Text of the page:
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Leaving soon for thailand

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1. Posted by Matt19849 (Budding Member 33 posts) 7y

Matt19849 has indicated that this thread is about Thailand

Hi,

I'm of to thailand for a month with a mate of mine at the begining of april - i've just got a few questions that I'm really hoping someone here could help me with. Firstly i'm not sure how to take money out there - when I went to Australia I ended up paying out the nose for using ATM machines so I could really do with avoiding that this time. I was thinking about taking cash but I dont really want to loose it etc - how have others done it out there? Just take cash or use ATM's?
Also what are the hostels like out there do they have safes etc?
And finally are there any tips anyone could give us for when were out there? Were landing in Bangkok and heading down to Phuket to do quite a bit of diving, depending how the time goes we might go to Pattaya then back to Bangkok.

Cheers, Matt :)

2. Posted by KevinRB (Inactive 76 posts) 7y

Hi Matt

In terms of money, both the safest and easiest method IS the dreaded ATM machine, your typical charges will be between 2%-3% of the value you withdraw per transaction. I would recommend withdrawing larger amounts on fewer occasions as this is cheaper than lots of smaller withdrawals.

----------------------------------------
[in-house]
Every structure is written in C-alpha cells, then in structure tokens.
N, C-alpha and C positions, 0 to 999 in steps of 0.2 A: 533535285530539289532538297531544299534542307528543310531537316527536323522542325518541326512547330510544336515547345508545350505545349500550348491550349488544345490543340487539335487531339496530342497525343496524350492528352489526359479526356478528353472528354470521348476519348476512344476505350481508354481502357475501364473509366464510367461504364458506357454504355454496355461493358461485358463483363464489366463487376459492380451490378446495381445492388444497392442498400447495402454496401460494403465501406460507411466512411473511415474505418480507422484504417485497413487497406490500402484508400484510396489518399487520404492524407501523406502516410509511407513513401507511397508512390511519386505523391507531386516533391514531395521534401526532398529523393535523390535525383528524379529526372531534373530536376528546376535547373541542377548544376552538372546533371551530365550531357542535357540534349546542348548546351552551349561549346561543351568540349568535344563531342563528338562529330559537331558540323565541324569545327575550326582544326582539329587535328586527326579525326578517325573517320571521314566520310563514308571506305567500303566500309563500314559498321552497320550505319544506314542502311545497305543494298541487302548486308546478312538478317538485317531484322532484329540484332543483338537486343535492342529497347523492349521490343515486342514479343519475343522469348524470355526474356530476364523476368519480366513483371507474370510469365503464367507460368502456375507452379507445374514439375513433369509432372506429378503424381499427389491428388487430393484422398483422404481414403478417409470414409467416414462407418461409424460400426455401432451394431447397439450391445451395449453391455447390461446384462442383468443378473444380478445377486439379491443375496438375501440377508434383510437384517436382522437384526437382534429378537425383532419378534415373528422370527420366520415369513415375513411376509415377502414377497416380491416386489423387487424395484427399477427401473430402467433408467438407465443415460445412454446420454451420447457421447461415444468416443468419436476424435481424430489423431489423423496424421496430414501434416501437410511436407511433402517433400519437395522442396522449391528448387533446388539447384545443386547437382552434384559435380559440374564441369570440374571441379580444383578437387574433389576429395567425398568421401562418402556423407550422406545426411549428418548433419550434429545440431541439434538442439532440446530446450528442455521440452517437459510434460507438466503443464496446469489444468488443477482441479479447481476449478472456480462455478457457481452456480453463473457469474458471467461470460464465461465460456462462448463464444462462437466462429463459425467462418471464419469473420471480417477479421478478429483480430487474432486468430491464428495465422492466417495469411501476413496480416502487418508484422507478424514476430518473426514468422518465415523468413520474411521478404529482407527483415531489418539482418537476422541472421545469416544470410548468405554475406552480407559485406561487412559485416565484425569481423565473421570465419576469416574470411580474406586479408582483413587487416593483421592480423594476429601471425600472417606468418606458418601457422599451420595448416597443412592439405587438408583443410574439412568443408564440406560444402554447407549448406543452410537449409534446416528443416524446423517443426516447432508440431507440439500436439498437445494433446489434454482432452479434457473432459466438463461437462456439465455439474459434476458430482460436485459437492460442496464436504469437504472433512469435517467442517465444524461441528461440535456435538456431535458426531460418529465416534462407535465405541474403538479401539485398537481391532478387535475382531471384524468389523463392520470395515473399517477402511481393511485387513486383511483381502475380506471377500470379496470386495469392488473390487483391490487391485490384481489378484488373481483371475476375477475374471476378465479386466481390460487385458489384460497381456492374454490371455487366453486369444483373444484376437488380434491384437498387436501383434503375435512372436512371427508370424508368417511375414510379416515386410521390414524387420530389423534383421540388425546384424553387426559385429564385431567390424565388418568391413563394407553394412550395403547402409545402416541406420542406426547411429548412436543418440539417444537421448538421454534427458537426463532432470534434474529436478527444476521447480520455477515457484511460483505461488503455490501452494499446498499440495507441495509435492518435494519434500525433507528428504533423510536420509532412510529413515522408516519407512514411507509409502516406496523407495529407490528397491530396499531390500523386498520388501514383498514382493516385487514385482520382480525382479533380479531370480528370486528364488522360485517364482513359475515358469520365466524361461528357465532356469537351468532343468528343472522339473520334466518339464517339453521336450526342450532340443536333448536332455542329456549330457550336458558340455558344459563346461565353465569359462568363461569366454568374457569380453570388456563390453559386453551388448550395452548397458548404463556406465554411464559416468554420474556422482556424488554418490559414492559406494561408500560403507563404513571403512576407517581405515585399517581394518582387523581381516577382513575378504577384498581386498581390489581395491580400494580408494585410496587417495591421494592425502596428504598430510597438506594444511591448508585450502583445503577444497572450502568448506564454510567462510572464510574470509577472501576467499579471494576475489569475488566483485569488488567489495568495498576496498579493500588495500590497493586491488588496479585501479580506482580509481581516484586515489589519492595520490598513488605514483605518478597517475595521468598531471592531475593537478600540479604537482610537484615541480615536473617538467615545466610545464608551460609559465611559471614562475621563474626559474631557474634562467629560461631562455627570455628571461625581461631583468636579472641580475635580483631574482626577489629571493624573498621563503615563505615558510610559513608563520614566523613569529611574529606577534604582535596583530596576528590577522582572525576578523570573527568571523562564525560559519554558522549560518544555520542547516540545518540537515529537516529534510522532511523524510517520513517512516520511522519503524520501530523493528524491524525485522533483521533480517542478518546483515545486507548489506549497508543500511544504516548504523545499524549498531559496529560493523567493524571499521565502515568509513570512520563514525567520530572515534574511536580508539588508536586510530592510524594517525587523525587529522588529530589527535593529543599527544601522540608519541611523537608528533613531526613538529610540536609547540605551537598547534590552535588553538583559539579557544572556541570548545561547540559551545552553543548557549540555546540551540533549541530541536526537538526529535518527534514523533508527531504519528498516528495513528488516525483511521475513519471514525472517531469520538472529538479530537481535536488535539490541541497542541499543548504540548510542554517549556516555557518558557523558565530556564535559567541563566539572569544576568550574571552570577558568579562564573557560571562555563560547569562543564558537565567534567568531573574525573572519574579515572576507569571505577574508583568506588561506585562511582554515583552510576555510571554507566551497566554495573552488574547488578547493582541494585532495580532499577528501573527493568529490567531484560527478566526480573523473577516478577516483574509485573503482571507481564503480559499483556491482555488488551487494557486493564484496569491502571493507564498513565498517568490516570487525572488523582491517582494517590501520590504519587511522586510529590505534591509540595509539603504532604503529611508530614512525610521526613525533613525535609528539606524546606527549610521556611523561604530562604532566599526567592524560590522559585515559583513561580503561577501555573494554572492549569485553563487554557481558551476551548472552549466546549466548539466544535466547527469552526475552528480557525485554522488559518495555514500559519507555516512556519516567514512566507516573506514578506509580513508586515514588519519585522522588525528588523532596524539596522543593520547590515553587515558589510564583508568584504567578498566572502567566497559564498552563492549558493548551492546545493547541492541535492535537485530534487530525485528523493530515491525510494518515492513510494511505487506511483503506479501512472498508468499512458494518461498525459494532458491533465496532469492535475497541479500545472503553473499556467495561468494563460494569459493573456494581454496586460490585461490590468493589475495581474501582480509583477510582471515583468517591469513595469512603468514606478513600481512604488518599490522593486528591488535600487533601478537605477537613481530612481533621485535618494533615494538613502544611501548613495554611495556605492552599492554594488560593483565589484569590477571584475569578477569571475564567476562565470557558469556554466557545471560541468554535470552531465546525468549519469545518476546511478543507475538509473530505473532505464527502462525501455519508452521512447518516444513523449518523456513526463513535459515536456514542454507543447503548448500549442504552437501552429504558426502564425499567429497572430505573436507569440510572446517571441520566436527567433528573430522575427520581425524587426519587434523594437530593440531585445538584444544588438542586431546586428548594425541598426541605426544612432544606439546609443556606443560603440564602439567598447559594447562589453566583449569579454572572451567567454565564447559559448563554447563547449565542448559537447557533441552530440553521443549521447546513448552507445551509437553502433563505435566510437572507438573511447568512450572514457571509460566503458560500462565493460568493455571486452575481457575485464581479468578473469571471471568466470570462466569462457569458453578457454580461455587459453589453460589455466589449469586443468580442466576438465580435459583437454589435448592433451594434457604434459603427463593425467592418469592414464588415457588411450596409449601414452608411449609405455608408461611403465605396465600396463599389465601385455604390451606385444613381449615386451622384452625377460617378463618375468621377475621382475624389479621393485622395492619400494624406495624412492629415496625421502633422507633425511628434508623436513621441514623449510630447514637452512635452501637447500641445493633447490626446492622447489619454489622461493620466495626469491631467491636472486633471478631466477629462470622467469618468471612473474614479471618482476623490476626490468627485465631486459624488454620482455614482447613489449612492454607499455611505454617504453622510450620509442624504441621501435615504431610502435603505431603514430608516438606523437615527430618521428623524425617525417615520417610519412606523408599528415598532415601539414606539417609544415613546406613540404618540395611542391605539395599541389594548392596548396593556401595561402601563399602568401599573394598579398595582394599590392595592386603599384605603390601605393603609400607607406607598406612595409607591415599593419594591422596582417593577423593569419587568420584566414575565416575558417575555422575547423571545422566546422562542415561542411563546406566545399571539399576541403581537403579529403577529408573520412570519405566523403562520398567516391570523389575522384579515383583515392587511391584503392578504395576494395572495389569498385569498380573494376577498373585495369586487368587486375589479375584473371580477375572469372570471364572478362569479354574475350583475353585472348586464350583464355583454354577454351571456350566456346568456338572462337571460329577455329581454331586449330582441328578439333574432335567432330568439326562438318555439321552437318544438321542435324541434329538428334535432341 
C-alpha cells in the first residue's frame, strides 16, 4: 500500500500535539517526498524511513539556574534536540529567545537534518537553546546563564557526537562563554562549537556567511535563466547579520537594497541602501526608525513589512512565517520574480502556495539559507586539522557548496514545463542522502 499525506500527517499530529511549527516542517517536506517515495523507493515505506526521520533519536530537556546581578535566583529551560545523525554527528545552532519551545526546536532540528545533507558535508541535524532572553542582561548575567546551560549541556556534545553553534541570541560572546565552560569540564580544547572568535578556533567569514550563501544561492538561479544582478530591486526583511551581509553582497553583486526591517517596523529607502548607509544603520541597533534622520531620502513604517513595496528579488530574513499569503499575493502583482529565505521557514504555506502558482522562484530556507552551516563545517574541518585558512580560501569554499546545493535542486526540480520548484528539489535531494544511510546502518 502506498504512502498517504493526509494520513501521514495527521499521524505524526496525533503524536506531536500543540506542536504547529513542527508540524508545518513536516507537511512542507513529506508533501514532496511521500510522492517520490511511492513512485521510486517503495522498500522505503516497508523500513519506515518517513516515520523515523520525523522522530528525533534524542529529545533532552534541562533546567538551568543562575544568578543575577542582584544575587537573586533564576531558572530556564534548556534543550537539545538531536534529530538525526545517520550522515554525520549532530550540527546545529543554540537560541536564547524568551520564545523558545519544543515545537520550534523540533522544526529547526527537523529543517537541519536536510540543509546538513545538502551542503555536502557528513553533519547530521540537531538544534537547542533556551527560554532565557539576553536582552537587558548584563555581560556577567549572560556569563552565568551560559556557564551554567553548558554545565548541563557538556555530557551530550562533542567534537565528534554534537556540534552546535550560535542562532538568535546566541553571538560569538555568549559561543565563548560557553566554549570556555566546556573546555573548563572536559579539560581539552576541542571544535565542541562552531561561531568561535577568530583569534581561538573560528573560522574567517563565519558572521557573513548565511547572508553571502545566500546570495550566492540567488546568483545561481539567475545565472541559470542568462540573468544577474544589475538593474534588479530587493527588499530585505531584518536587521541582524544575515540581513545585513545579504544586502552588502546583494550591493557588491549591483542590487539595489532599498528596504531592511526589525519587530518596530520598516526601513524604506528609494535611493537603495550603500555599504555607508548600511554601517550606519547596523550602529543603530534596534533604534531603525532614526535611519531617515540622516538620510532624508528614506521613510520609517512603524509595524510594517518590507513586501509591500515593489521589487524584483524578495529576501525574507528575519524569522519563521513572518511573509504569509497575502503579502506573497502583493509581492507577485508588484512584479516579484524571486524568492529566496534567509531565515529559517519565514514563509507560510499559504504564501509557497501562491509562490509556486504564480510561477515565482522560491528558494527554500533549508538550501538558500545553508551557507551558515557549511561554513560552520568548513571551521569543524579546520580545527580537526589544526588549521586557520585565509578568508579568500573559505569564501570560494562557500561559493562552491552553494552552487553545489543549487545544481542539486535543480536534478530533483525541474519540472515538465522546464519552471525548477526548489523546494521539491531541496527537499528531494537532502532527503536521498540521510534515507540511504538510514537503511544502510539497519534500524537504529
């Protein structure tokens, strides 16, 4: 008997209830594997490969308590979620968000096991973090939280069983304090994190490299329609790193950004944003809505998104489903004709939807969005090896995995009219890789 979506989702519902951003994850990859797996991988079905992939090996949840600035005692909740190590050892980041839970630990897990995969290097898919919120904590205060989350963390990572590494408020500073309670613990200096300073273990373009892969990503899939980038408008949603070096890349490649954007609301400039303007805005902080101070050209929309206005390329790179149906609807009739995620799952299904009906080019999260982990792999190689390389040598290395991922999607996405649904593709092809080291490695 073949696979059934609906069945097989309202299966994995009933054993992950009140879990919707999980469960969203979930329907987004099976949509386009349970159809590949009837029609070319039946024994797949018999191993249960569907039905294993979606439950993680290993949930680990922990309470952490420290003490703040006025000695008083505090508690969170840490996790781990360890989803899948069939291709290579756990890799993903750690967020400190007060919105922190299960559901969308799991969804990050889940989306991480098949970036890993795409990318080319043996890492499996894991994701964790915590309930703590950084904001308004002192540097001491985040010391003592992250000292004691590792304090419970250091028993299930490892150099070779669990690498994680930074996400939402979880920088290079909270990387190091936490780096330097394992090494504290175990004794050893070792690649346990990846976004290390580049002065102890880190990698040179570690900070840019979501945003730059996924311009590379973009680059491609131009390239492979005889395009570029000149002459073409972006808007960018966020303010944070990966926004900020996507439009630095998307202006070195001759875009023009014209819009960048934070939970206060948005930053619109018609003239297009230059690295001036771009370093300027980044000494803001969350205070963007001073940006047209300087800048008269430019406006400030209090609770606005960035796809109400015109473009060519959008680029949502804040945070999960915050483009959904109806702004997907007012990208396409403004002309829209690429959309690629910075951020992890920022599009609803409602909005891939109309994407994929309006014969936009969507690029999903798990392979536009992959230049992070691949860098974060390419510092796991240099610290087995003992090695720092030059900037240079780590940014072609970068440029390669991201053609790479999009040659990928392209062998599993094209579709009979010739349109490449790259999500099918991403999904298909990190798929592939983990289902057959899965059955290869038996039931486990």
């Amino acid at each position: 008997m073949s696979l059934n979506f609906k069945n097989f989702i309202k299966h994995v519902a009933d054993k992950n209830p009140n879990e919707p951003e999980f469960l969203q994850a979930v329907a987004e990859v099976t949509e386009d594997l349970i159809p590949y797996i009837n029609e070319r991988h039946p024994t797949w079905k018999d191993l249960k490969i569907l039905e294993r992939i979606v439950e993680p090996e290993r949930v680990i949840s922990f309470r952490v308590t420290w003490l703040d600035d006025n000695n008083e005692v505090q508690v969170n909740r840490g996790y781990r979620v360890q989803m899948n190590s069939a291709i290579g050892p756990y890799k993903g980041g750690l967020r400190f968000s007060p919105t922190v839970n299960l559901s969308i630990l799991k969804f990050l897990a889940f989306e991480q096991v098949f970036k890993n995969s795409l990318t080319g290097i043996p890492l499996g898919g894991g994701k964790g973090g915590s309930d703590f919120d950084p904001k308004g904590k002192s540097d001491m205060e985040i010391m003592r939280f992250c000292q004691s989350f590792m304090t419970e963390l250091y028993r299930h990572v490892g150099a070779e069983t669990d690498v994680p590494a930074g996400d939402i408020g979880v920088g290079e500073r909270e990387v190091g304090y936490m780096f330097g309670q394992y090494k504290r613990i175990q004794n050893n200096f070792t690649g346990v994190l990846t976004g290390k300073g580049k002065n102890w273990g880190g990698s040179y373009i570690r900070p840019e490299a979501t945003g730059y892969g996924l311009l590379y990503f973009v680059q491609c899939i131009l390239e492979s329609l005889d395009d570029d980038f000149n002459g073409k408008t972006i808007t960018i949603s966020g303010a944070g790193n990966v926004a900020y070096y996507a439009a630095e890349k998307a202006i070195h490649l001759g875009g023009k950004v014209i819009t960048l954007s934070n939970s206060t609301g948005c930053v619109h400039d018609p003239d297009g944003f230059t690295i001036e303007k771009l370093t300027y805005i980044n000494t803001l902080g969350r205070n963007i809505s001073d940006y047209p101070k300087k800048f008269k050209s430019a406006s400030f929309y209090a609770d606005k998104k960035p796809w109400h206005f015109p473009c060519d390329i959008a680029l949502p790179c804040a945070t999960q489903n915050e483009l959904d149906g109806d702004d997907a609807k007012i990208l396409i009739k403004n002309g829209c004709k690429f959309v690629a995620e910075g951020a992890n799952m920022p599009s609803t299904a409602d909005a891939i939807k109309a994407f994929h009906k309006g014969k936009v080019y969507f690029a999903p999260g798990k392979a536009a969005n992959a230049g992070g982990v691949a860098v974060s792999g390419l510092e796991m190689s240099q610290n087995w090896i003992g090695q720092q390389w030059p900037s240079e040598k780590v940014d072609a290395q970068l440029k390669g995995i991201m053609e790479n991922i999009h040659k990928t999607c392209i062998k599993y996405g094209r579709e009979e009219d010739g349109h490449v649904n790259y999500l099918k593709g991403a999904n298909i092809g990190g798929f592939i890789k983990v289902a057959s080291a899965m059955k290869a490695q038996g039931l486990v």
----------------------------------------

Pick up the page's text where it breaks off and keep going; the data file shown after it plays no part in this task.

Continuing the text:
What you will also need to be mindful of is that the exchange rate you get whether by using an ATM machine or your credit card is always lower than from a bank, so expect that to cost you a further 3%.

The very best exchange rates you will get are always from:
1/ taking cash to a bank & doing an exchange there.
2/ cashing in travellers at the bank.

Regards

Kevin:)

3. Posted by wildfk (Respected Member 459 posts) 7y

Ive found exchange rates thru ATM to be OK - about same or more than the exchanges.

For convenience it has to be ATM

some ban ks now do a "traveller's card" which you charge up before you go and has lower fees when used abroad.

TT's are a bit of a hassle but good for backup and safer than cash - you really don't want much of that - just maes you a target.

Check with your bank for fees and see if you can get a better deal elsewhere.
Let your bank know you are going abroad too!!!!

ATMs are everywhere in Thailand and the exchanges are run by the banks and govt regulated so you get a pretty much universal deal everywhere - there may be small variations from bank to bank.\

I used to buy cash with my card over the counter - you need your passport - that avoided getting my card swallowed by a machine.

4. Posted by KevinRB (Inactive 76 posts) 7y

Hi

The problems with the ATM's is nothing to do with the Thai bank that runs the machines, it is to do with what "charges" the UK bank / credit card company levy upon the user, plus the exchange rates that the UK card issuers use is typically not the same as you would get by exchanging cash in a Thai bank, it is typically 3% lower, so when you add it all up you are paying a 5%-6% premium for the privelege of using an ATM machine.